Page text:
Initiate deaths rise again

rite of passage Scores of abakhwetha have graduated from the annual initiation process this year, but many others have died during the right of passage. Despite a clampdown on illegal schools, the death toll has surpassed last year’sPHOTO: mkhuseli sizani
rite of passage Scores of abakhwetha have graduated from the annual initiation process this year, but many others have died during the right of passage. Despite a clampdown on illegal schools, the death toll has surpassed last year’sPHOTO: mkhuseli sizani

With five days to go before the end of the winter initiation season, more initiates in the Eastern Cape have died in initiation schools compared with last year.

Government and traditional leaders are blaming each other for the rise in the death toll, which stood at 15 on Tuesday.

Over last year’s entire winter season, 11 initiate deaths were recorded.

This year, 11 initiates died in the Nyandeni area in the OR Tambo District Municipality, which includes the towns of Libode and Ngqeleni.

The province’s cooperative governance and traditional affairs spokesperson, Mamkeli Ngam, said they were “disappointed” that they had surpassed last year’s death toll before the end of the season.

He blamed parents who took their children to illegal traditional surgeons, as well as traditional leaders who allowed illegal initiation schools to operate in their villages.

“We are disappointed with the lack of support from parents and some traditional leaders. These illegal initiation schools are spearheaded by parents in the presence of traditional leaders in the villages, in particular Libode and Ngqeleni,” Ngam said.

He said a traditional leader was arrested along with his wife this week in Libode’s Mgwenyane village for issuing permits to underage boys to undergo initiation. By law, only boys who are older than 18 may undergo the cultural rite.

In addition, 11 traditional surgeons between the ages of 20 and 85 were arrested around the province for operating illegally.

They came from areas including Dutywa, Ngqeleni, Tsolo, Ntabankulu, Lusikisiki, Port St Johns and Beacon Bay in East London.

“Traditional leaders are supposed to be putting a stop to these illegal activities. Traditional leaders, as custodians of culture and custom, are supposed to ensure that people practise traditional initiation according to the legislation,” he said.

“In some areas, the traditional leaders are not assisting government in taking strong action against traditional surgeons illegally circumcising boys. These illegal surgeons are known to the traditional leaders and have initiation schools in their traditional spaces.

“We did all we could to prepare for the season, as we normally do. We have had awareness campaigns, and strengthened our partnerships with the police, sector departments and traditional leaders, but, unfortunately, the missing link seems to be in the villages where the deaths happen,” Ngam said.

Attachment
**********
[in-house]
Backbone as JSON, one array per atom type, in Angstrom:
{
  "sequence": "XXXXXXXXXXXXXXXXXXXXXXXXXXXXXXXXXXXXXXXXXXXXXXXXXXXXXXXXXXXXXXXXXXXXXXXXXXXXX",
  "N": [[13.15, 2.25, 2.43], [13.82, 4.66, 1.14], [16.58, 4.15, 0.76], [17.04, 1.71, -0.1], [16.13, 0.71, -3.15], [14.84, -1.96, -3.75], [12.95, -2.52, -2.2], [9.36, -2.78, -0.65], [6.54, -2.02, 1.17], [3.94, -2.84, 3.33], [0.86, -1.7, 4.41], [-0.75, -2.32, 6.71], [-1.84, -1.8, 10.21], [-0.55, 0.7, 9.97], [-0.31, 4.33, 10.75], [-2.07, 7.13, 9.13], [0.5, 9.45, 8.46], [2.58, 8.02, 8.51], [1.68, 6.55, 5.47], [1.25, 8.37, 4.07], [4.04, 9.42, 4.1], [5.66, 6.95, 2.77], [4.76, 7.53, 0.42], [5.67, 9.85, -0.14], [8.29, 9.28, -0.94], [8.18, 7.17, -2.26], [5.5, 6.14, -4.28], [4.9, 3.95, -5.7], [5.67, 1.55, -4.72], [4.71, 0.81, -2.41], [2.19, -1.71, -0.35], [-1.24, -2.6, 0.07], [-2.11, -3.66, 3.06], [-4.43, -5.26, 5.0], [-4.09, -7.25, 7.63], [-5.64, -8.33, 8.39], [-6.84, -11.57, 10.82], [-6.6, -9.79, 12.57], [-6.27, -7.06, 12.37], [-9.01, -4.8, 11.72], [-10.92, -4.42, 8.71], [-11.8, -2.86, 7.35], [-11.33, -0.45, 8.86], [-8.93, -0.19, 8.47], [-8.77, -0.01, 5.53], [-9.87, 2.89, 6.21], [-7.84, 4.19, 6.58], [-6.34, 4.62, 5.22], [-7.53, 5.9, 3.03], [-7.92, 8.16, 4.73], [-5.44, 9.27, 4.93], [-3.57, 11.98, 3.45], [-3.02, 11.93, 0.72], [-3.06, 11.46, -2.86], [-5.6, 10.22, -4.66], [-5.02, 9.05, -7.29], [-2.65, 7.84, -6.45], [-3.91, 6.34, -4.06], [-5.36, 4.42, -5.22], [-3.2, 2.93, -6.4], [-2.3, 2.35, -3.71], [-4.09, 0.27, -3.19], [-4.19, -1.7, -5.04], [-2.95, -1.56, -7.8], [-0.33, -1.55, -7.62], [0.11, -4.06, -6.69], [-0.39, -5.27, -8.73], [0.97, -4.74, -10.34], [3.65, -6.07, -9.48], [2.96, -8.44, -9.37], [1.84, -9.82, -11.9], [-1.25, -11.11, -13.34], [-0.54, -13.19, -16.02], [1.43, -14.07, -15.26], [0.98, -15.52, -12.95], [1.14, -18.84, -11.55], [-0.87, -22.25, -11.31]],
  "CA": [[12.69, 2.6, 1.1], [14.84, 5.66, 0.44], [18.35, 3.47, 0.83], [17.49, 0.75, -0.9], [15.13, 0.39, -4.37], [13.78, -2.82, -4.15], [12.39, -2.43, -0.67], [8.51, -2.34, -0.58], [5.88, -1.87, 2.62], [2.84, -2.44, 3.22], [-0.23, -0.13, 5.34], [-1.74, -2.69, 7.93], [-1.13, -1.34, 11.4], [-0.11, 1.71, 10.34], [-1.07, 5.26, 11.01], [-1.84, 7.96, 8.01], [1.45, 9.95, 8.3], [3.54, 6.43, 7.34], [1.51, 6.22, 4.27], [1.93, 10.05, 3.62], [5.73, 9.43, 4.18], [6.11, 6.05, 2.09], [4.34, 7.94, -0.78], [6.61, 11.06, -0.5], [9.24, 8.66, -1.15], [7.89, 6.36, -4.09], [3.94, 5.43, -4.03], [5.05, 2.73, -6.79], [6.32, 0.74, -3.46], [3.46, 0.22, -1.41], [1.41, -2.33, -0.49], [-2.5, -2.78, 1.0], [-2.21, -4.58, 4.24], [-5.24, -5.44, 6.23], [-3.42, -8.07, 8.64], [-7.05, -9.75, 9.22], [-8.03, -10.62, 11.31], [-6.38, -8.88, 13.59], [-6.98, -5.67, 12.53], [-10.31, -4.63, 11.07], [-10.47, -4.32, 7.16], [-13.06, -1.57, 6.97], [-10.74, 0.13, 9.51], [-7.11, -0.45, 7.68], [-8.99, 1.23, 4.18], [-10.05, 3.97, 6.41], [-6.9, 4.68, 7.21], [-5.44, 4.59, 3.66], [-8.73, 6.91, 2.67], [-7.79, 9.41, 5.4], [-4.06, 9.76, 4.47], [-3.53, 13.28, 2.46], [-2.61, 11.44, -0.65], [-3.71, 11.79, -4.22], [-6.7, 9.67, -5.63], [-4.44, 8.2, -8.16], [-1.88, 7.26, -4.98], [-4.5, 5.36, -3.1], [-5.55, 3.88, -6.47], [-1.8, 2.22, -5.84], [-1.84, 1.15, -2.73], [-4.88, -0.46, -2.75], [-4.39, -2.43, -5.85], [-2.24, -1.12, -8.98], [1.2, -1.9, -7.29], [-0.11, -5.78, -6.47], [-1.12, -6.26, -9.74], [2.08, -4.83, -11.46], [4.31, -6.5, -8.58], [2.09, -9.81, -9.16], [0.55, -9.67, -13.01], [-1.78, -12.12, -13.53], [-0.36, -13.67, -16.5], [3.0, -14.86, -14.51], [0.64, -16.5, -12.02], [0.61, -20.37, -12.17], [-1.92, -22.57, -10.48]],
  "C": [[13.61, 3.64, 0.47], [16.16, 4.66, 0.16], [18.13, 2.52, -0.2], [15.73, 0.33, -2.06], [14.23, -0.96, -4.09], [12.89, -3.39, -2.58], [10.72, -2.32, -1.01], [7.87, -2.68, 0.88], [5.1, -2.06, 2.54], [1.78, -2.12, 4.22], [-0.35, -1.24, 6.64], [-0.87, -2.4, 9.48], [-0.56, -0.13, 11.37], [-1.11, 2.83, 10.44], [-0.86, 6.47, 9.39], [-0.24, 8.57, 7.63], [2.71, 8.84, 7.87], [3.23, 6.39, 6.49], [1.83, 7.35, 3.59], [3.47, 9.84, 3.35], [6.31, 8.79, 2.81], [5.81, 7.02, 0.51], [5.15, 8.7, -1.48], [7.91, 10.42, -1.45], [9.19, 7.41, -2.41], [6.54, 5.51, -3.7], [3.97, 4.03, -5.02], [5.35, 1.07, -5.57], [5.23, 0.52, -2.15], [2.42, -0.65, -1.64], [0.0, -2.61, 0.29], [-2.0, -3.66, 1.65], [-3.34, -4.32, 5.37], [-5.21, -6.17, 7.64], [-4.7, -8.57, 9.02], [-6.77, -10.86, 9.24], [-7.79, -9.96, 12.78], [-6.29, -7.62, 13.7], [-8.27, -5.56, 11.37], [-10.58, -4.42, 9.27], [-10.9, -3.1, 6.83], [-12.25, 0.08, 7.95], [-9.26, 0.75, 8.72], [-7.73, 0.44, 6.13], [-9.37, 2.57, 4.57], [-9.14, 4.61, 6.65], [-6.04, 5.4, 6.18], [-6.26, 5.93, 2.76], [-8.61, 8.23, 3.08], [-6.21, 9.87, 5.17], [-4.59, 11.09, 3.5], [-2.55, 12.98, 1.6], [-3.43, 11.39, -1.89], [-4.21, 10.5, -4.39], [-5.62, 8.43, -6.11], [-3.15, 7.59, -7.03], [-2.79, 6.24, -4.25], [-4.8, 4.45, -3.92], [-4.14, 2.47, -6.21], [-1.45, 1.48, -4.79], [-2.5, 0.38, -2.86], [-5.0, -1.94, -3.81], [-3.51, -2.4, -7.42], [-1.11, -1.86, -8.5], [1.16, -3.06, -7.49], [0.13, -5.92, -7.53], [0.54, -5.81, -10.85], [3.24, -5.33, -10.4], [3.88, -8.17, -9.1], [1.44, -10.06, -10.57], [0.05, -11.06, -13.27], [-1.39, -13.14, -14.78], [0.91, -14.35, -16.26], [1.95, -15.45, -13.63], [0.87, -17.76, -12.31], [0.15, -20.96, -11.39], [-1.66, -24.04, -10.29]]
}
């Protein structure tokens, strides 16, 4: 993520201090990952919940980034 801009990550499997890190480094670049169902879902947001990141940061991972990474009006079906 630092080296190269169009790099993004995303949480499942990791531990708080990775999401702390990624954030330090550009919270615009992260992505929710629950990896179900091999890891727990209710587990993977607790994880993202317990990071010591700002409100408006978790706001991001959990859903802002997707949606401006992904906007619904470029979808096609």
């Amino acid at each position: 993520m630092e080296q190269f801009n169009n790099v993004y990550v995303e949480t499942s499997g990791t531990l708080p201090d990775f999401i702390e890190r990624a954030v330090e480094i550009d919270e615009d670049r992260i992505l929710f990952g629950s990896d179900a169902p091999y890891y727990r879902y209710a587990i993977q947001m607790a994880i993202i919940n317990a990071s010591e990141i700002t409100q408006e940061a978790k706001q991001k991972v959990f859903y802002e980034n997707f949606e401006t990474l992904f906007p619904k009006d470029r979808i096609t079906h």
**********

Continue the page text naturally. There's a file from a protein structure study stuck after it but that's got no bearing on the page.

“It is also where traditional leaders seem not to be working with us to ensure that whoever operates an illegal initiation school or circumcises boys illegally gets arrested. Traditional leaders are supposed to be at the forefront of defending this important ritual.”

Ngam said they were now “writing letters” to traditional leaders in areas where initiates died to “try and get a sense of why it happened”.

But Nkosi Mkhanyiseli Dudumayo, chairperson of the OR Tambo District Initiation Forum, said the department was wrong to blame traditional leaders, saying the problem resulted from “a universal challenge all over the country where people are generally ill-disciplined, where children do not respect their parents and parents do not respect their traditional leaders”.

“It cannot be correct to say we know where the illegal initiation schools are. This blame game is not going to assist us in solving the problem,” he said.

Dudumayo said that, while the law says initiates have to be older than 18, younger boys often disobeyed this rule.

“It would be impossible for traditional leaders to know the whereabouts of all initiation schools because chiefs are heads of a number of villages,” he said.

“If initiation schools are in mountains and forests and people from those villages do not alert the traditional leader, it would be difficult for him to know about the illegal schools.”

Dudumayo, the provincial secretary of the Congress of Traditional Leaders of SA, also blamed traditional nurses for initiate deaths and said government needed to conduct more awareness campaigns to stop the death toll from rising.

He ruled out medical male circumcision as a solution because most initiates who undergo the procedure return to their villages and then also undergo traditional initiation ceremonies, and they are often ridiculed as “lesser men” by their peers.

“We are going to continue with efforts to ensure that the custom is done properly. But we will ensure that those who break the law are arrested.

“We are very disappointed about the high number of deaths. We thought we were well prepared. We had hoped for zero deaths according to our plans,” Dudumayo said.

“For me, traditional nurses are the main reason for these deaths because they fail by not providing crucial aftercare. A traditional nurse cannot just be anyone, but must be someone who has undergone initiation and has experience in what he is doing, but parents allow anybody to play that role.”

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